Through videos, pictures and more, the online National Repository of Open Educational Resources promises to simplify both learning and teaching
Imagine an online library that’s as vast as the sky. It has videos, audios, books and pictures open to all for free. Anyone can contribute, critique, share, and adapt the content to suit their requirement. Teachers can use it to make lessons livelier; students can easily understand concepts they find complicated — all at the click of a mouse. That’s the National Repository of Open Educational Resources (NROER) for you.
An initiative of the Department of School Education and Literacy, Ministry of Human Resource Development, Government of India and the Central Institute of Educational Technology, National Council of Educational Research and Training, the repository “will endeavour to bring together all digital and digitisable resources for the school system — for all classes, for all subjects and in all languages”. It was launched at the recently held National Conference on ICT (Information and Communications Technology) for School Education in New Delhi.
So, what is the NROER all about? A quick look at the website will tell you that it’s the best place to be if you’re a teacher and are looking at ways to take learning beyond textbooks. According to Prof. Rajaram S. Sharma who is part of the core NROER team, the repository hopes to take quality electronic content to schools across the country. It aims to put technology to good use, since the Internet is catching up in government schools.
Its homepage features links to the various resources in the repository, namely videos, audios, interactive objects, images and documents. By clicking on ‘videos’ you can browse the video files in the library, under themes such as ‘Dance forms of India’, ‘Land & people’, ‘Sports’, ‘Himalayas’ and ‘Freedom Movement’, among others. There are also videos on origami, multiplication and algebra.
NROER features over 300 videos of science toys made of everyday objects by innovator Arvind Gupta — these include ‘Magic paper fan’, ‘Lighthouse generator’ and ‘Inertia pump’; audio clips about Gandhiji, Charles Darwin, Galileo, Baba Amte; photographs from across the country, documents on science concepts…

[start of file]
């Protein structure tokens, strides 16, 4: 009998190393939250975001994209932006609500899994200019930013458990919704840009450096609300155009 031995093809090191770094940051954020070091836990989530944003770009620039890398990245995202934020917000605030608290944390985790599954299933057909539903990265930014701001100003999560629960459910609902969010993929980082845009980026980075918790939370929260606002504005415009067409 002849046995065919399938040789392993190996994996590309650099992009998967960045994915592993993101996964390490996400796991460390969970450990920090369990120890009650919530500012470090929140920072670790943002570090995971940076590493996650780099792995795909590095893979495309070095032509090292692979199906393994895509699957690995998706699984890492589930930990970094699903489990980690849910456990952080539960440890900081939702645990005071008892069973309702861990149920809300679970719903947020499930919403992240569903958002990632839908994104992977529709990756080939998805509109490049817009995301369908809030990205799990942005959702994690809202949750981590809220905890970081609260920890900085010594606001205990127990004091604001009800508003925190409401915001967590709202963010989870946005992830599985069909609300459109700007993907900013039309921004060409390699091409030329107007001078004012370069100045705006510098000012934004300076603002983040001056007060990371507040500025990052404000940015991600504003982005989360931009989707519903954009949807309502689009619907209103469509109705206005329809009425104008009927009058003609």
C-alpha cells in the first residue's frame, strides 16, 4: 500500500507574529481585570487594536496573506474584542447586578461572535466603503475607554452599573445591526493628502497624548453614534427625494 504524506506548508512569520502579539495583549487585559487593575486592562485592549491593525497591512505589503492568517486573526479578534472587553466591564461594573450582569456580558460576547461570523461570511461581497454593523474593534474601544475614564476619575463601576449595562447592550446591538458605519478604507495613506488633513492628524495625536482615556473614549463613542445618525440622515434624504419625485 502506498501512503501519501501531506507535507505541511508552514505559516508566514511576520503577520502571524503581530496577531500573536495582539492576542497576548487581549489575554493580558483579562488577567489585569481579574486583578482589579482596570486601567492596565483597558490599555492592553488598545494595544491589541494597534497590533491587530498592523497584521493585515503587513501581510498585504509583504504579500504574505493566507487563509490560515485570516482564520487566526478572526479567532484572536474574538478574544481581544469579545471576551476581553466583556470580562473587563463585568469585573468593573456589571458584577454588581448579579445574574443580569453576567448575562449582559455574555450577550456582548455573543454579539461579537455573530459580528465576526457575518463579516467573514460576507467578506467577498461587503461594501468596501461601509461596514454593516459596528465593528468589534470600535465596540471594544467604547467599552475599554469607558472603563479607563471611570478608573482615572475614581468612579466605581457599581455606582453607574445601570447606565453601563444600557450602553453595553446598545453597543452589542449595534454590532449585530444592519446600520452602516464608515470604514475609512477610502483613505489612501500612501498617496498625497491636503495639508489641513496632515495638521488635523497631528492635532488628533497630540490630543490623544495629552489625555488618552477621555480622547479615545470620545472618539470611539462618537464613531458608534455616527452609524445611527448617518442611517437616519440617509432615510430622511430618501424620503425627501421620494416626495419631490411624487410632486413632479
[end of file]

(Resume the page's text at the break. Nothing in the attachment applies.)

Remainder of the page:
The repository is a collaborative platform, and anyone who has an interesting concept can upload it. They will also be given credit for the same, adds Rajaram. Of course, content uploaded may “require a little editing” to ensure it is suitable to be presented to students.
Content in Indian languages
The best thing about NROER is that it will feature content in Indian languages. Since their material has a Creative Commons licence, anyone can adopt it. For instance, “put a Tamil script and subtitles and share it with each other”, says Rajaram. Teachers can use it to “transform the classroom” by incorporating the concepts in the teaching process. “A volcano can be understood better if students watch a video of it and a slide show containing 10 to 20 photos,” he says. Wouldn’t it be easier to talk about the magnificence of sea waves to school children in a remote village in the Nilgiris using a video, he asks. A teacher can start a lesson with it to take children into the subject. This way, they can “give something more”.
Teachers can also comment on the resource they accessed, giving an evaluation of it to others in the field, adds Rajaram. His team hopes to take the repository to every nook and cranny of the country — through events and training programmes. If things go as planned, NROER could be among the best things that happened to our education system.
In a nutshell
NROER is a collection of videos, audios, interactive objects, images and documents to help teachers and students. The resources are organised into a semantic map of concepts. Anybody can access, edit, contribute and share the content